• cracking;
  • zeolites;
  • nanostructures;
  • hydrothermal synthesis;
  • mesoporous materials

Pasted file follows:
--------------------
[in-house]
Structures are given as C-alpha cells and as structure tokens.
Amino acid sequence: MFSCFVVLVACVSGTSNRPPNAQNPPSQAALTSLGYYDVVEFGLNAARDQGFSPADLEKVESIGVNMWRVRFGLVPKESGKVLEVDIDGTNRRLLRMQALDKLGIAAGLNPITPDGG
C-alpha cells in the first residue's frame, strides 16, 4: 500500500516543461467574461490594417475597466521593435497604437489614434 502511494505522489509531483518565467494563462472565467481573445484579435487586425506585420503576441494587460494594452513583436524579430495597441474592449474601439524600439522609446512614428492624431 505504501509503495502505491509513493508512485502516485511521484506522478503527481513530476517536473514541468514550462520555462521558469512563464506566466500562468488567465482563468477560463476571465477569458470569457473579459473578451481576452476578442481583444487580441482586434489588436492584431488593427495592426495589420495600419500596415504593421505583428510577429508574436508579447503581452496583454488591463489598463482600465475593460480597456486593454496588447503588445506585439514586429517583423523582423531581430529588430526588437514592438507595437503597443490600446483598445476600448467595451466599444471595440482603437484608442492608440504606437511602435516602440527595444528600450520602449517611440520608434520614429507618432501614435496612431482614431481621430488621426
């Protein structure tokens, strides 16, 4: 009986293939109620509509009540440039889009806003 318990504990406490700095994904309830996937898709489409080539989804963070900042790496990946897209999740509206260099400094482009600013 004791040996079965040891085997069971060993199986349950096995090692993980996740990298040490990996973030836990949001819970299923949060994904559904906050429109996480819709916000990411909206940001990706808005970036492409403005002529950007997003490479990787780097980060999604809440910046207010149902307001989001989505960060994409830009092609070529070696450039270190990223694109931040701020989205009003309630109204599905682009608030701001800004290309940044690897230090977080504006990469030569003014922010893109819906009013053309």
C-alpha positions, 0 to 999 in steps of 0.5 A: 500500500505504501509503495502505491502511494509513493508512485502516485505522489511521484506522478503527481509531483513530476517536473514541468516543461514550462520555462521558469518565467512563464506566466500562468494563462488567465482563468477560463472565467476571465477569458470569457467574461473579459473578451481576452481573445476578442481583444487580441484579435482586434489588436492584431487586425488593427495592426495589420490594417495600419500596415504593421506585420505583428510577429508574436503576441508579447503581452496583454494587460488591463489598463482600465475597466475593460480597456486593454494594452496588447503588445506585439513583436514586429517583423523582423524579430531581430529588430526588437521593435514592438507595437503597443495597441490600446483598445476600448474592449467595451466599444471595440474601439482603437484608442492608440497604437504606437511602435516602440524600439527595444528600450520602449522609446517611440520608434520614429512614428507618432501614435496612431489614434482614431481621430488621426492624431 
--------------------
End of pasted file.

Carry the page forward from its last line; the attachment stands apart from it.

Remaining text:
A hierarchical ZSM-5 zeolite with a bimodal meso-microporous system, high crystallinity, and a large surface area and meso-micropore volume was successfully synthesized from a natural layered aluminosilicate mineral rectorite without using a secondary mesoscale template. The physicochemical and catalytic properties of the hierarchical ZSM-5 zeolite were extensively characterized. The results showed that the mesopores of the synthesized hierarchical ZSM-5, which are almost slitlike intercrystal pores, originate from the construction of primary nanorods of the ZSM-5 zeolite. Analysis of the crystallization process revealed that the undissolved rectorite debris acted as seed crystals and played a structure-directing role, which is the key factor that influences the formation of the hierarchical structure. Such a hierarchical ZSM-5 zeolite, as a result of its unique structural characteristics and increased accessibility of acid sites, possessed a remarkably enhanced activity for the cracking of 1,3,5-triisopropylbenzene, a dramatically higher anti-deactivation ability for cumene conversion, and a significantly improved propylene-boosting performance for heavy oil cracking than the other catalysts tested.